As we become more comfortable considering the mirrors shown to us by our peers, supervisor, direct reports, and others, we gain confidence in using feedback as a tool. As confidence grows, we naturally begin to ask for feedback, rather than soliciting it solely from a tool or instrument. This information acts as a navigation tool, helping us to understand where we are, relative to where we want to (or should) be. Feedback becomes a great way to chart progress on selected goals.

Just as no one changes lanes on the freeway without checking their mirrors first (ok, we’ll just assume we are all decent drivers), we should learn to check our personal mirrors before we strive to make changes as leaders in our organizations. We must learn to value and trust the information given to us and use it to our benefit.

As we get to know ourselves better through feedback mechanisms, we start to see some powerful benefits:

  • We become more effective in our communication with others.
  • We use more efficient conflict resolution strategies.
  • We are more accountable.
  • We navigate change more efficiently.
  • We build better working relationships and create stronger teams.
  • Our Emotional Intelligence improves.

At first, feedback can be difficult to hear for many of us. In fact, when we provide coaching on 360 feedback we typically step feedback recipients through the “SARA model,” which stands for Shock, Anger, Resistance, and Acceptance. It is not always easy to have people close to us say that we are misaligned, misunderstood, or misbehaving. But who doesn’t want to know that they have spinach in their teeth after lunch, or that their clothing is not in order after a visit to the restroom? This is delicate information to give someone, and sometimes startling information to receive. However, if it is given with the intent to assist rather than harm, the feedback is valuable information that may also prevent further problems. Getting to the point where one sees 360 feedback as positive information is not always graceful, but can be used as a powerful tool for change.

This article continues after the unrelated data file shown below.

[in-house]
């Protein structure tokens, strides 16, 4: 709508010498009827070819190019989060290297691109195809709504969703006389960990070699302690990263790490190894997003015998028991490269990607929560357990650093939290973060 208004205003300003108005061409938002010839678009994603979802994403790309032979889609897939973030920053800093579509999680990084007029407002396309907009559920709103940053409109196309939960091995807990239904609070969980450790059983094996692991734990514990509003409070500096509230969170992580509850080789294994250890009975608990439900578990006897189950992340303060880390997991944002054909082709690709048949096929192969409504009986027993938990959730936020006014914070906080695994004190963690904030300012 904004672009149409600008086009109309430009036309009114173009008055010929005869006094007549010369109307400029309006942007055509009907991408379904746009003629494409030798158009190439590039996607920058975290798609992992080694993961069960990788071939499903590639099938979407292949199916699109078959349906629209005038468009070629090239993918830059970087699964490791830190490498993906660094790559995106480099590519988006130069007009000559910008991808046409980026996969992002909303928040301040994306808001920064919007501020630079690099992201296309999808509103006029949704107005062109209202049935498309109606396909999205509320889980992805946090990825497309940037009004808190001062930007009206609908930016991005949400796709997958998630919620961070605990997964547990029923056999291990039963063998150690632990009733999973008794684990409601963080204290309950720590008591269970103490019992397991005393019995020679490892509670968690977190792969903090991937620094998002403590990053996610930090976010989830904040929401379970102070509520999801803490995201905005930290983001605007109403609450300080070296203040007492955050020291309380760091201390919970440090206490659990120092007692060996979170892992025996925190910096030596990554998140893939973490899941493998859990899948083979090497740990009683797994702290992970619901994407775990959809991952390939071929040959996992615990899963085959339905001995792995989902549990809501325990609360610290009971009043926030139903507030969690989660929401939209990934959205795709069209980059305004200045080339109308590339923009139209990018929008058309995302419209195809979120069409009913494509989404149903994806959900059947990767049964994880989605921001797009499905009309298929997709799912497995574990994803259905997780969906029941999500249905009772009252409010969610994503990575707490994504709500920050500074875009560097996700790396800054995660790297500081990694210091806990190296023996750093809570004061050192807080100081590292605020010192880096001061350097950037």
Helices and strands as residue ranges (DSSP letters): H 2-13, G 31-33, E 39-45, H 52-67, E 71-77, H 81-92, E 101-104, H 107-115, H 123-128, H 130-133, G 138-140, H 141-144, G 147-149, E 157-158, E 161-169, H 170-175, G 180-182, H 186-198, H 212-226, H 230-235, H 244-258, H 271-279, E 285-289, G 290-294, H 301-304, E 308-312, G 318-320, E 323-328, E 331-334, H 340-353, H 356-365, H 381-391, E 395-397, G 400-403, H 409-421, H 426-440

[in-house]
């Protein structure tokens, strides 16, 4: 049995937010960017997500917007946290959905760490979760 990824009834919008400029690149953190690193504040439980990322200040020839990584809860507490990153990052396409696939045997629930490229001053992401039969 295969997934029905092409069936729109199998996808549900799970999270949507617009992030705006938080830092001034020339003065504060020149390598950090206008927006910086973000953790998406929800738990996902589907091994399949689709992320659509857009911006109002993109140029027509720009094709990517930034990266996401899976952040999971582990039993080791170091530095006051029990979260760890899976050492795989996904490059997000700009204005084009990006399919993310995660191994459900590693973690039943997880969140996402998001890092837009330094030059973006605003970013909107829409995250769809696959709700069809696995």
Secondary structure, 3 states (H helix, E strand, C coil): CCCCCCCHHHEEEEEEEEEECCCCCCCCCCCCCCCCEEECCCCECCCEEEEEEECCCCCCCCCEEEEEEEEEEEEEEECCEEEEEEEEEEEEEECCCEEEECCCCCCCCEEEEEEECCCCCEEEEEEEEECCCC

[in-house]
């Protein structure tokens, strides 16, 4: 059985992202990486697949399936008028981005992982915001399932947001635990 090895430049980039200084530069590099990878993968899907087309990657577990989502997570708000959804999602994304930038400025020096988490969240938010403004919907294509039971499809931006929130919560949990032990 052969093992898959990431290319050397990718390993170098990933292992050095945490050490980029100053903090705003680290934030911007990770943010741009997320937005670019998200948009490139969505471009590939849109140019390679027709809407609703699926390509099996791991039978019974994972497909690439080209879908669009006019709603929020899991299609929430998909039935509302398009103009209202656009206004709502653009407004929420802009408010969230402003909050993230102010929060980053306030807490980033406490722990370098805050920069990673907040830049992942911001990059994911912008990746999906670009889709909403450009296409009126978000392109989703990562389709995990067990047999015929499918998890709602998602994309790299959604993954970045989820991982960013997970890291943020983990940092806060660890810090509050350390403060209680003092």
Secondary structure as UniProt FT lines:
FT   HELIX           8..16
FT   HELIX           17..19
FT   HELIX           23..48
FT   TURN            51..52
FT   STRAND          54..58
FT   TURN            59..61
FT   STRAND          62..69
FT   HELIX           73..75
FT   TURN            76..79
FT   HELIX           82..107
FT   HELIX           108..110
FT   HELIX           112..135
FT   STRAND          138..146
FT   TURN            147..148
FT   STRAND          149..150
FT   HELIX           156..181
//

Receiving Feedback Can Be a Delicate Process

A 360-degree feedback assessment does not generally address spinach-in-the-teeth types of delicate or sensitive issues. It addresses issues that may feel delicate in the beginning, like trust, openness, dependability, vision, energy, concern for others, conflict management, problem-solving ability, expertise, or teamwork. They may feel delicate because feedback is an emotional process (and here is my blatant plug for 360 feedback coaching!). But feedback, done right, points to opportunities.  When opportunities are embraced and action is taken, additional feedback is solicited and progress is noted. As an individual, you feel the satisfaction that comes from growing, which then acts as a catalyst to stimulate further growth. As an organization, you begin to build a feedback culture. Feedback becomes more objective and informational, and less emotional and sensitive. 

Does it hurt your feelings to see a car in the lane next to you when you check the side-view mirror before changing lanes? No! The car may surprise or startle you, but you are glad you checked your mirror before you moved over. As we get more experience with feedback, we learn to use it, rather than personalize it, just as we use our side-view mirrors.

So why 360-degree feedback? Essentially, 360-degree feedback is a way of asking others to tell you what you are doing well and what you can be doing better. It is a mirror that can assist you in seeing above, below, and around you. It is a tool that can accelerate your development as a leader. This process that can mature your perspective of yourself and others. It is a way to get out of your own box. It is a refiner’s fire that may burn a little at first but will leave you with a better shine.

360-degree platform

Recommended Posts